It is worth noting that the adage “If it ain’t broke, don’t fix it” is old, familiar, and well known. Importantly, there are several analogs to this statement, each of them supporting the single thought that a person should not try to correct or improve something that is already functioning. Such historical personalities as Shakespeare, Voltaire, Giovanni, and others have supported similar ideas referring to the fact that in the effort to make something perfect, a person might ruin what was already good. The purpose of this paper is to provide arguments to justify the position supporting this adage.
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It should be stressed that many people have discussed this adage and it has provoked vigorous debate regarding its real-life applicability. Various arguments have been provided either supporting or refuting this saying. Its common understanding has an implication that the attempt to refine or enhance something might be perilous and result in negative consequences (Van Eemeren & Grootendorst, 2016). In applying this scrap of wisdom to the example of business organizations and companies, it can be seen that when giving up good prospects in the name of pursuing the best, management is drawn into spending money and resources yet fails to achieve the intended outcome. Furthermore, it may be impossible to return to a well-established system or strategy that ensured generally positive results. Thus, an attempt to fix a system that already worked well can result in the loss of both the good and the best options. In this instance, there are two considerations: Despite an individual’s or organization’s best efforts, it is possible to fail to reach the best option, and added to that, there is always a chance of losing a good existing option.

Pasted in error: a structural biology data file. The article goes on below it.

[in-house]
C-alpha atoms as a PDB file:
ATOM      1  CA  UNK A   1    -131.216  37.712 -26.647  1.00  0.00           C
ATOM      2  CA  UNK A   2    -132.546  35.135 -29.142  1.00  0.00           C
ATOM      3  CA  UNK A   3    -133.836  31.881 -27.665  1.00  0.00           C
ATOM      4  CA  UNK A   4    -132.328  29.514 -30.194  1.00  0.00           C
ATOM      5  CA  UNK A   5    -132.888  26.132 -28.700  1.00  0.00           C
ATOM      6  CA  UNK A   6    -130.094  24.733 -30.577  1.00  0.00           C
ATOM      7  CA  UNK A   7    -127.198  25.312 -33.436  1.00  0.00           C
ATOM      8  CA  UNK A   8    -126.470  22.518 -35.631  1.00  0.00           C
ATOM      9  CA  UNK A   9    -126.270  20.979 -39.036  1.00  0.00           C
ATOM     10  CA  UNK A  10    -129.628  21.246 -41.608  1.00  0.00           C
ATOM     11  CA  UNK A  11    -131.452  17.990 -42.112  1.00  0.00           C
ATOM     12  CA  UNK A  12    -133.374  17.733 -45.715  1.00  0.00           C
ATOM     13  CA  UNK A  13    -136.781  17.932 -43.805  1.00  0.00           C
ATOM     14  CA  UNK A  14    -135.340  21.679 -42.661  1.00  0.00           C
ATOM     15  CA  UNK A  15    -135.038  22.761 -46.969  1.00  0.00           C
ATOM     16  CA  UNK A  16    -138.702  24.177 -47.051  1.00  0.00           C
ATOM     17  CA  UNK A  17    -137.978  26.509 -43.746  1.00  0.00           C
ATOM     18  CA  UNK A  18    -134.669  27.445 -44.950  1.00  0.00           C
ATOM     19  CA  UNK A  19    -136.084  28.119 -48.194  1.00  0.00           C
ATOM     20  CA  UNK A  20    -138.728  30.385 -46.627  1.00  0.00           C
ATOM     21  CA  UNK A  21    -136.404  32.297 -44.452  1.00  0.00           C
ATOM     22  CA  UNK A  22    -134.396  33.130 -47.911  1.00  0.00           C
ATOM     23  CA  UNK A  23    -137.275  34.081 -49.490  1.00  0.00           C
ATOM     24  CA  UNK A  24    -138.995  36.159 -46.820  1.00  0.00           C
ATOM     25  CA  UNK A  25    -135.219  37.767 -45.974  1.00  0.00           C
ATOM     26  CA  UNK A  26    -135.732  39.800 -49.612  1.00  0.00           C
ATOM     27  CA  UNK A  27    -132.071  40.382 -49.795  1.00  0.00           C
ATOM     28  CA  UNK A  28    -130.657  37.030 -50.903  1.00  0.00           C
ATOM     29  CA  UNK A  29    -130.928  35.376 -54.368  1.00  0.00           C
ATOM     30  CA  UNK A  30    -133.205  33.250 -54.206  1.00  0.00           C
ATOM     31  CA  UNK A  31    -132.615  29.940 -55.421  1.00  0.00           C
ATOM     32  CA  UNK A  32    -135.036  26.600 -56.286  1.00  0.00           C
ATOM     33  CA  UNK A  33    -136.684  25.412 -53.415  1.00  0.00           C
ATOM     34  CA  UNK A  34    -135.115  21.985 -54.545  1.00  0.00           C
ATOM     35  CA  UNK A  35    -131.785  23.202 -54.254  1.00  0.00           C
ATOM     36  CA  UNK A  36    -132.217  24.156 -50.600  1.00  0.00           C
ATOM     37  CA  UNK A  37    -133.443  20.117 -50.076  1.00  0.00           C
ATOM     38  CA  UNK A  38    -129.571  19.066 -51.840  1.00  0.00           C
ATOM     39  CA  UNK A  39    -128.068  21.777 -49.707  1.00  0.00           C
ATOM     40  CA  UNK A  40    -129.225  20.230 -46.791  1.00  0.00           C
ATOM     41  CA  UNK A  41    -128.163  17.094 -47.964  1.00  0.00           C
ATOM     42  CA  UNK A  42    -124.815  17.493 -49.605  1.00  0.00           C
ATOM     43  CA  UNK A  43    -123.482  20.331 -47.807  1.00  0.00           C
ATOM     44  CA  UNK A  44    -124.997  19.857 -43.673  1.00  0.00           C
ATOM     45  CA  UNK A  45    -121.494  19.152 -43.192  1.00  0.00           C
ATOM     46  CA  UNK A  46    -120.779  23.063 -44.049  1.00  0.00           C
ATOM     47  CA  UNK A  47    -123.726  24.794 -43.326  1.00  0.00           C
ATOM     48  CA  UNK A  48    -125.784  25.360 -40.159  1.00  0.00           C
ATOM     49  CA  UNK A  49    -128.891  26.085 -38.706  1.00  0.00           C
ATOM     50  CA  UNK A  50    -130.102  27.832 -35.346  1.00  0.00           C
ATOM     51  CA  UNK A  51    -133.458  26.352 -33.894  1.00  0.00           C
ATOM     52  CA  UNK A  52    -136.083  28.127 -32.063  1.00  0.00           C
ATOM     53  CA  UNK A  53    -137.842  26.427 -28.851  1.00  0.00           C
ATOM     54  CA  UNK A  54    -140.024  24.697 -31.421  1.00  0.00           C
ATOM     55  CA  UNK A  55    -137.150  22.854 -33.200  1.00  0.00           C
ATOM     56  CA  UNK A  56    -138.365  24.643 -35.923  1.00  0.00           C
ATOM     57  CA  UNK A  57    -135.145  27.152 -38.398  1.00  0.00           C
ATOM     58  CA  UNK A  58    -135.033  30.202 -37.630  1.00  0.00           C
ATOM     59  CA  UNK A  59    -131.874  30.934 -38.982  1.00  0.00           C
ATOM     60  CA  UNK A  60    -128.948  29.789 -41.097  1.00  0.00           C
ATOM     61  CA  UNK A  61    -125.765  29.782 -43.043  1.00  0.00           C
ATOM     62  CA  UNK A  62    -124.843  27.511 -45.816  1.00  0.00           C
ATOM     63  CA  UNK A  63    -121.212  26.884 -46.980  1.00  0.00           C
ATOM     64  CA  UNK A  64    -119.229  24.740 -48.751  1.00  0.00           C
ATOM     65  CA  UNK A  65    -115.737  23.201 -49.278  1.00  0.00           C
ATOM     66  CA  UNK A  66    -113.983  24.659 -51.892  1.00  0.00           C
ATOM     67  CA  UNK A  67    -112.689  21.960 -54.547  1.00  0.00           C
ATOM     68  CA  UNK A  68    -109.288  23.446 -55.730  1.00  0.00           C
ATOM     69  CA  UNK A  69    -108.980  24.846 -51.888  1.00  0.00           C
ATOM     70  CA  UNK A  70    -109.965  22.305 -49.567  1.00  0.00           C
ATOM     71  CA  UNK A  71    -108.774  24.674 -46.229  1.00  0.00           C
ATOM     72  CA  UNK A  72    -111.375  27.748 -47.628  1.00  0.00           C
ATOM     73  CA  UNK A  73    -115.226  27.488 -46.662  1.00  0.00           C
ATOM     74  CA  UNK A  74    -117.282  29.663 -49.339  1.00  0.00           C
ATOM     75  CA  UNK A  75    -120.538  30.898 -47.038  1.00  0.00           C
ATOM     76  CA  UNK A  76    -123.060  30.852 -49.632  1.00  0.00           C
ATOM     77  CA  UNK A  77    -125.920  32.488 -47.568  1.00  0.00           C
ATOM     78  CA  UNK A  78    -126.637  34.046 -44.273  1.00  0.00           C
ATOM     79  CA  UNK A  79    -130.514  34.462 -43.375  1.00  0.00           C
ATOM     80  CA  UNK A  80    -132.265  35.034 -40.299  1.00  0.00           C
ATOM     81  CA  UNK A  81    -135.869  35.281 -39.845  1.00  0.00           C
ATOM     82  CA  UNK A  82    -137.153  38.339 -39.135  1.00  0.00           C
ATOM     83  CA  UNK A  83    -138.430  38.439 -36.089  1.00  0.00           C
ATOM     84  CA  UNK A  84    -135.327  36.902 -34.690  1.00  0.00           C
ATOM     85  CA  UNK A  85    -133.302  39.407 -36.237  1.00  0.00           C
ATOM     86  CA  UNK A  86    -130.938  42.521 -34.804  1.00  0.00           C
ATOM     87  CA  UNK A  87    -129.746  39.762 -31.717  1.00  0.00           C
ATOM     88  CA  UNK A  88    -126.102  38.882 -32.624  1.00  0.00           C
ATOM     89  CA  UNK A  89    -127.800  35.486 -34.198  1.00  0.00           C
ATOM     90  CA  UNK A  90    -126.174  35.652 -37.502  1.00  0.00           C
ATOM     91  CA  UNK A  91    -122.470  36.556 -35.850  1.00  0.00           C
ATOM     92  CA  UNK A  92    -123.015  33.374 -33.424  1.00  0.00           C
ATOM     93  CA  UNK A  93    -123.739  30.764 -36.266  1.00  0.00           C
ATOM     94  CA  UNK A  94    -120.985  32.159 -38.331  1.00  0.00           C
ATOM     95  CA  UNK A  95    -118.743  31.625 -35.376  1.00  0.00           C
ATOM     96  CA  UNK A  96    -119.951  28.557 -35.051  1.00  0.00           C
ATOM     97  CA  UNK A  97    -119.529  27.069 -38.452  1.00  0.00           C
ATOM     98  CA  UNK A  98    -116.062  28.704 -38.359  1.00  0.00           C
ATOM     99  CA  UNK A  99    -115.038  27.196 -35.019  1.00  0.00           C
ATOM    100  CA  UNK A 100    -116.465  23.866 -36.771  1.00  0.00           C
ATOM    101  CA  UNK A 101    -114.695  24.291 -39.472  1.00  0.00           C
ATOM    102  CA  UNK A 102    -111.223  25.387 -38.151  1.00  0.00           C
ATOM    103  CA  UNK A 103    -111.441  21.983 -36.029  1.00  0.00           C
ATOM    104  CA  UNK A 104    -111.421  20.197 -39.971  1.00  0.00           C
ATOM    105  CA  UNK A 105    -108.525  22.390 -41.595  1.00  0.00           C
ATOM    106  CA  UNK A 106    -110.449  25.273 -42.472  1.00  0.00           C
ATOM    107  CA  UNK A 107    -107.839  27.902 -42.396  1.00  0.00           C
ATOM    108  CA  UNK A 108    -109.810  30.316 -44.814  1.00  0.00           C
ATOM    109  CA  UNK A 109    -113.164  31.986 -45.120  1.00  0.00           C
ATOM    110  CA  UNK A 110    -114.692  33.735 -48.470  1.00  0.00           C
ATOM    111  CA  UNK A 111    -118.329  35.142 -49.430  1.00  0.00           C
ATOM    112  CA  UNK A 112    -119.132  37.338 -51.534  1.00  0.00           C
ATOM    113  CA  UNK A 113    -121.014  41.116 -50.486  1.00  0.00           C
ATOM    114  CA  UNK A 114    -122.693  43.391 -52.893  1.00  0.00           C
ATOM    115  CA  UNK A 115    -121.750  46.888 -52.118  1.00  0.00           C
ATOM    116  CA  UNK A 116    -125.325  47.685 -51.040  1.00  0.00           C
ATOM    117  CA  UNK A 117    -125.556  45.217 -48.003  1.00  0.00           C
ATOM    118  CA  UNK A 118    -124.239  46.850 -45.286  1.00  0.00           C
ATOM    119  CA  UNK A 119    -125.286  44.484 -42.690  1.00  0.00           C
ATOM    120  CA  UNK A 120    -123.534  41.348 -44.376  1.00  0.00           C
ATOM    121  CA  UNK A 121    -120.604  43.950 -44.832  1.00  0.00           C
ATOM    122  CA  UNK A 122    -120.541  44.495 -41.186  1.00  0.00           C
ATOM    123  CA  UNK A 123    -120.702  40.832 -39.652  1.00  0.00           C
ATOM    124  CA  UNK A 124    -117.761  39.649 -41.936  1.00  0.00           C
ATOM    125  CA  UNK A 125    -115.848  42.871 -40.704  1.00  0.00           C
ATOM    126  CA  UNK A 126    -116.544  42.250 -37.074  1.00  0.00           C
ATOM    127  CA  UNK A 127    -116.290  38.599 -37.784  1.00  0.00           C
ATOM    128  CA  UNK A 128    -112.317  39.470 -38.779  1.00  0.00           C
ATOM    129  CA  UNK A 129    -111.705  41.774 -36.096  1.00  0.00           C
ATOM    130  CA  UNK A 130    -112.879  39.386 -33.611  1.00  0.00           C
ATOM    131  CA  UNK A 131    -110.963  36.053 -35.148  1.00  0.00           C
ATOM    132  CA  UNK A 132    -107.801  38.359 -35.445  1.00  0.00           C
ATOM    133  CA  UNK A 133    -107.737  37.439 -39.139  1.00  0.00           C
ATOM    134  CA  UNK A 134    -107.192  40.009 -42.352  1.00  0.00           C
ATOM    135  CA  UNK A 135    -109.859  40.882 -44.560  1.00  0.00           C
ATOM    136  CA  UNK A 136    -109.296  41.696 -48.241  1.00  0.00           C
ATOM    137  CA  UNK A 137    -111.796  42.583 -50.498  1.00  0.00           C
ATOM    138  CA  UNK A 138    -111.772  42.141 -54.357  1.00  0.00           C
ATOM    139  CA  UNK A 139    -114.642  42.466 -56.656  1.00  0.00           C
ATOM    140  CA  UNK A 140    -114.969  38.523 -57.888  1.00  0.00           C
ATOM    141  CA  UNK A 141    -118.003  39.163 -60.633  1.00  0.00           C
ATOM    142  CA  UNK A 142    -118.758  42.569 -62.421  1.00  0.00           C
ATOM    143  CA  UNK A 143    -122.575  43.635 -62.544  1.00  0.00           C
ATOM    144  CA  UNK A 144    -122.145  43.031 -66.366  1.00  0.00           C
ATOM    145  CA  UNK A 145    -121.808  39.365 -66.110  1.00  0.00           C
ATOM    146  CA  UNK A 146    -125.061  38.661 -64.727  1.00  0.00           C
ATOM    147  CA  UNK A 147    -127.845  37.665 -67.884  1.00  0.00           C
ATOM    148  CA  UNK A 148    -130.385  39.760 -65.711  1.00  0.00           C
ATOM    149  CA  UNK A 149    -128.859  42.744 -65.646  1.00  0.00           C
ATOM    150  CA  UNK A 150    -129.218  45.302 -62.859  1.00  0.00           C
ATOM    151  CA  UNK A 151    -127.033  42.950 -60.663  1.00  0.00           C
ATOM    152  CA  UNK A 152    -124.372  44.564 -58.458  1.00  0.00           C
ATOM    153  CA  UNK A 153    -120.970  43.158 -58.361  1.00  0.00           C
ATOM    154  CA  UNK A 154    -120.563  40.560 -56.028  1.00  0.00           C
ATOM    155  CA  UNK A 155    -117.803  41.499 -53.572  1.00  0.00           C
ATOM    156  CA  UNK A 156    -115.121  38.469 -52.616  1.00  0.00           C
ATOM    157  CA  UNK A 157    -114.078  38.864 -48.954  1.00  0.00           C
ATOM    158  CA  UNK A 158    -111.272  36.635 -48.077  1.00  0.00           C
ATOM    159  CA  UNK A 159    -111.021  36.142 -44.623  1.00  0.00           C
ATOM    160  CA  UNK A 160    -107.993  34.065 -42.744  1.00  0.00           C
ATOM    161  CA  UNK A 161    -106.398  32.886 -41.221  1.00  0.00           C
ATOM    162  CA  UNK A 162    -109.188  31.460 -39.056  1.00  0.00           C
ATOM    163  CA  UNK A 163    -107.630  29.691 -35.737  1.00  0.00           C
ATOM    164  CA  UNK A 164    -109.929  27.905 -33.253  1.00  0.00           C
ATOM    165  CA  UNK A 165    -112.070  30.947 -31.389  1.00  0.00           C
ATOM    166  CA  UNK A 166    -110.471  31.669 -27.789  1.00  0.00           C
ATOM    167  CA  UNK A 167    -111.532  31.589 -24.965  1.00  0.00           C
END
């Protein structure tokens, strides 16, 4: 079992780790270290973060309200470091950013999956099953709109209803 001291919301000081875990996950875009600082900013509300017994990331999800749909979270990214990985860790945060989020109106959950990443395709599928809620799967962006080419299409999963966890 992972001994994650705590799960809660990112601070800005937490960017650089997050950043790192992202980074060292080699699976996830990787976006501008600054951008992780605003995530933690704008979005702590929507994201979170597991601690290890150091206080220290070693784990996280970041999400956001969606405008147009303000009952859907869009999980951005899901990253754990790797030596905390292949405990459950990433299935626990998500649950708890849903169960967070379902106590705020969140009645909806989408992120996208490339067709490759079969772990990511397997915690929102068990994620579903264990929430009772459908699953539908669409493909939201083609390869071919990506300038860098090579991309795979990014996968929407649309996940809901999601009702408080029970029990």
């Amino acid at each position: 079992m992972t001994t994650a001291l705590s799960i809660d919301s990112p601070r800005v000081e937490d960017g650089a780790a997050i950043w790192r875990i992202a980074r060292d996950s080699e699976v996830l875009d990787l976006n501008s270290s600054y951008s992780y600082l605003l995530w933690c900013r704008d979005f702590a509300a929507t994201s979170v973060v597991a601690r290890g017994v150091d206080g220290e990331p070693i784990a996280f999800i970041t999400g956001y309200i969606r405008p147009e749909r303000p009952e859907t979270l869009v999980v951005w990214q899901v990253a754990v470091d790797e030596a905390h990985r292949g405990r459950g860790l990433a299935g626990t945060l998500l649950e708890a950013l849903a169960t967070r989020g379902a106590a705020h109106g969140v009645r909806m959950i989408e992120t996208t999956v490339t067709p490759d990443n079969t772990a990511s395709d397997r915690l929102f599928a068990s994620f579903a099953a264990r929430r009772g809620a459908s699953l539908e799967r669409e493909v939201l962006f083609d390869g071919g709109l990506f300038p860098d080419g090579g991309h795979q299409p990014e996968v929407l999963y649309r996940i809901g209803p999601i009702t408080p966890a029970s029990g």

In addition, it is possible to provide arguments to support this statement by referring to economic theory. Many neoclassical models suggest that agents (for instance, people) have enough resources to make the best choice among different options (Wolff & Resnick, 2012). However, the search for the best option is a costly procedure; therefore, choosing a satisfactory (good/functioning) option is a rational decision. In other words, continuing the search for the best option leads to wasting resources, and worse, the agent (person) might be left with nothing—no resources and no options to choose from (Wolff & Resnick, 2012). Thus, the fact that an object is functioning implies that it is in satisfactory condition and does not require fixing; it also suggests the possibility that repairing the initially working object might finally lead to its malfunctioning or breaking.
Therefore, it can be concluded that this adage leaves room for debate and argumentation on both sides. Nevertheless, the existence of risk is undebatable. The concept of continuous improvement implies that all actions should be targeted at enhancing performance. At this point, it is crucial to determine whether the attempt to fix something that is already functioning is worth the risk. In the case where a company considers a potentially worthwhile change that is not expensive and will not result in the organization’s malfunctioning, the attempt will be worth a try. However, if the alteration requires drastic measures and might negatively affect quality or performance, the need for change is less certain. Thus, the main issue that should be considered when determining the real necessity for making a fix is whether the risk is justified—or not.
Van Eemeren, F., & Grootendorst, R. (2016). Argumentation, communication, and fallacies. New York, NY: Routledge.
Wolff, R., & Resnick, S. (2012). Contending economic theories. Cambridge, MA: MIT Press.